US gross domestic product rose by an annual rate of 3% in the third quarter - a feat that has surprised the market and economists considering the impact of two devastating hurricanes during the period.
Indeed, inventory restocking following the supply chain problems experienced in the aftermath of Hurricanes Harvey and Irma may have had something to do with the surprisingly robust print.
But many US analysts say that consumer spending is now responding to stronger wage growth and the third-quarter data appeared to confirm this.
The one enigma that remains is inflation. The Federal Reserve takes its inflationary stance from personal consumption expenditures, which have remained subdued - currently at 1.3% in August - despite the economic buoyancy and the weakness of the dollar.
Contrast this with consumer price inflation (CPI) and it's a different story. CPI is advancing, and has hit 1.7% - leading some to believe that inflation will soon start to move back to the Fed's 2% target.
But what does all this mean for monetary policy?
Some had begun to doubt how much further the current rate-hike cycle had to go - but many now feel that the central bank can press ahead.
Aberdeen Standard Investments - Guy Nicholls: "What this really tells us is that the US economy hardly skipped a beat after the recent hurricanes.
"But you still have to treat these figures with some caution: they’re early estimates based on partial data and are always revised. But our ‘nowcast’ of US economic activity, which aggregates together a broad range of high frequency data, has been suggesting that the economy is firing on all cylinders for some time now. And that’s before an increasingly likely tax cut that’s coming down the road.
“An interest hike in December is pretty much a foregone conclusion now. Inflation is the only piece of the puzzle missing. But with economic growth substantially above its trend rate, whoever leads the Fed next year will probably press ahead with a series of further interest rate hikes.”
Pantheon Macroeconomics - Ian Shepherson: "Headline GDP growth beat expectations because consumers' spending and business capex were stronger than implied by monthly data.
"Overall, this is a very solid performance, given the disruption caused by Hurricanes Harvey and Irma. Their net effect seems to have been smaller and shorter than we expected.
"Growth will be about 3% in Q4 too. That means payroll growth will rebound strongly, and the unemployment rate will keep falling; a sub-4% rate is just a matter of months away.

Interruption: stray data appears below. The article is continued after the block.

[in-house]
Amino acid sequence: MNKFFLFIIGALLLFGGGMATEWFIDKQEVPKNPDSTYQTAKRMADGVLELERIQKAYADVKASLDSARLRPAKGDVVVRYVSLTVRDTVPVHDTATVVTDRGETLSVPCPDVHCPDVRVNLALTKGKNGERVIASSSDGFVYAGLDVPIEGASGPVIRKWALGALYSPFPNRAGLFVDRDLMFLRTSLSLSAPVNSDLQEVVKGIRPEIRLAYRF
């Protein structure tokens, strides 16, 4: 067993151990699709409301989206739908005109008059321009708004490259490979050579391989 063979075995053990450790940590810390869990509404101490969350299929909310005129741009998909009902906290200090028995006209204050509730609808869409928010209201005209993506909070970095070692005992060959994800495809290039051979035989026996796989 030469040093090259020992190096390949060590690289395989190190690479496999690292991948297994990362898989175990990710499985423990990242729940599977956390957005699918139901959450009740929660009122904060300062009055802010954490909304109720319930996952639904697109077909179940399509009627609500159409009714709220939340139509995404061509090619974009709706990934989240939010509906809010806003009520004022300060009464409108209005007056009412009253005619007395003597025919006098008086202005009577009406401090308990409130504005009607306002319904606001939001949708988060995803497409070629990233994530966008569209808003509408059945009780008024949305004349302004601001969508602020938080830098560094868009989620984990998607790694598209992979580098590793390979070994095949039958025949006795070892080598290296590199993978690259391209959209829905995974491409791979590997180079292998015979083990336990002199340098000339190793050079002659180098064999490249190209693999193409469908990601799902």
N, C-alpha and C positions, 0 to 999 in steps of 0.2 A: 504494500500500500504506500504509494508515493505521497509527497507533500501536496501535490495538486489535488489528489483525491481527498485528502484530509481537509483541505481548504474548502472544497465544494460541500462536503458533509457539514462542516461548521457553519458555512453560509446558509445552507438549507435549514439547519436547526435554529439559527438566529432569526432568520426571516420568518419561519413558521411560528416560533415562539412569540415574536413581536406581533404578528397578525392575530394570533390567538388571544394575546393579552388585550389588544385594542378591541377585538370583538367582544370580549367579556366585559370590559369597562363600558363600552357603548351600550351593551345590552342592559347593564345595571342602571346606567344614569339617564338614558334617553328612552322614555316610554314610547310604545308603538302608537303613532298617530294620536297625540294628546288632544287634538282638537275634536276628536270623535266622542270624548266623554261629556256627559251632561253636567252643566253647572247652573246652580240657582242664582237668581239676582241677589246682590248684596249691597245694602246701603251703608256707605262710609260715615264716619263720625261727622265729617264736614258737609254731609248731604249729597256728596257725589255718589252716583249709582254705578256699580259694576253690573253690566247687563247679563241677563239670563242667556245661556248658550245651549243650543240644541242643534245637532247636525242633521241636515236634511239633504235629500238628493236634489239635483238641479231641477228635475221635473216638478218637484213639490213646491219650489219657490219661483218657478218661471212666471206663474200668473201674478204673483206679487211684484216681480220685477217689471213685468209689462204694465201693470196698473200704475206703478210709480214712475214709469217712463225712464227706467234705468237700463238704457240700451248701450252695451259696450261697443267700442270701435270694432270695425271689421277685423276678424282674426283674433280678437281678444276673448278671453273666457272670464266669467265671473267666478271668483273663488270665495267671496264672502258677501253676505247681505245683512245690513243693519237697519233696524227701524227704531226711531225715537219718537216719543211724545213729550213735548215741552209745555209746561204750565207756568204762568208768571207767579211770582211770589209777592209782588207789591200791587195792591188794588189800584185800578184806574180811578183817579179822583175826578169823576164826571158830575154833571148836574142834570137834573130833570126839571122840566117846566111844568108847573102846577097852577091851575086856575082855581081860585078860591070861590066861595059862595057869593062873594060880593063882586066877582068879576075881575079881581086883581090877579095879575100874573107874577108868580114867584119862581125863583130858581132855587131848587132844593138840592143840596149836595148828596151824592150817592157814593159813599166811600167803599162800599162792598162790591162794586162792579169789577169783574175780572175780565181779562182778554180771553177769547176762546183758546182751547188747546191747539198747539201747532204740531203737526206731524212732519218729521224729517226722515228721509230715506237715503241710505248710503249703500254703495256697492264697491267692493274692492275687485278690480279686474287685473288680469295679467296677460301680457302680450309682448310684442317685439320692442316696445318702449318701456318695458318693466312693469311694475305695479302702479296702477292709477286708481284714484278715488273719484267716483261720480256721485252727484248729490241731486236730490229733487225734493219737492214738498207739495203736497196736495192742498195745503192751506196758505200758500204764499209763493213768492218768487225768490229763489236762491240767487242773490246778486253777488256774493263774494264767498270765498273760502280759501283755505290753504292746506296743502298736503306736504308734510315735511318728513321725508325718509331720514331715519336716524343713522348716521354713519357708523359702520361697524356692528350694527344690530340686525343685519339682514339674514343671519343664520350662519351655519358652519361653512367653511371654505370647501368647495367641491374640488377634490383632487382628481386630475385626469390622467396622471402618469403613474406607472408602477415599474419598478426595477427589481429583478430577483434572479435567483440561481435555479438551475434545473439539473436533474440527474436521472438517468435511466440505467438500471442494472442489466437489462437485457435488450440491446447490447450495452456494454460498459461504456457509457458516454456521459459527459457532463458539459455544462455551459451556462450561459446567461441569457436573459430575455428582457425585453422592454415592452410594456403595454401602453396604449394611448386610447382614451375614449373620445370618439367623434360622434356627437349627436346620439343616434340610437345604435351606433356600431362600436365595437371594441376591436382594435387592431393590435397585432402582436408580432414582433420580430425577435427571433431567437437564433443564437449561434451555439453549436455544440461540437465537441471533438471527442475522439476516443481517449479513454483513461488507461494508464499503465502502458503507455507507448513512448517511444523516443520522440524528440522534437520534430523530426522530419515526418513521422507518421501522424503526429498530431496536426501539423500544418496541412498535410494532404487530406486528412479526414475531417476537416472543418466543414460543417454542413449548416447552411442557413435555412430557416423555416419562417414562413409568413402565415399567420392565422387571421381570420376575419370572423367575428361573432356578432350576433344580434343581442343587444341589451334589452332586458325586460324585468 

"Nothing drives Fed policy like the unemployment rate, which is why market expectations of just one further hike after December are unrealistic."
ING - James Smith: "It’s clear the US economy enjoyed another quarter of solid consumer spending, supported by the tight labour market. Business spending was also strong, backing-up what we’ve seen in recent business surveys."
"But does any of this matter for the Fed? Well, for a long time now, policymakers have seemed pretty comfortable about growth. Instead, with core PCE having fallen back significantly over recent months, inflation is still a far bigger conundrum.
"The core view on the committee is still that much of the recent dip is down to temporary factors, and with pipeline pressures building given higher commodity prices and the weaker dollar, we also suspect inflation will recover over the next few months.
"We still think the Fed is on course to hike again in December and twice more in 2018."
Infinox - Jacob Deppe: “Hurricanes Harvey and Irma had the potential to blow the US economy off course, particularly as they were expected to impact on consumer spending and construction.
“But the US economy had enough time to bounce back, demonstrating significant underlying strength and resilience in the third quarter.
“The question now is whether the Federal Reserve is moving too slowly? The US economy is now eight years into its recovery from the global financial crisis and global recession.
"There looks to be no reason for the US Federal Reserve to back off from an interest rate hike in December as planned, especially with core consumer price inflation rising to 1.7% in September."
Fexco Corporate Payments - David Lamb: "“It’s a measure of the heat in America’s economy that, despite two major natural disasters, it has still managed to post two successive quarters of 3% growth or above – the first time such a feat has been achieved since the financial crisis.
“With US consumer prices rising ever faster, nearly full employment and Americans’ paychecks climbing at close to 3% a year, some are even asking if the Fed’s hawkish rate hike plan is too slow – and floating the idea of faster rate rises next year."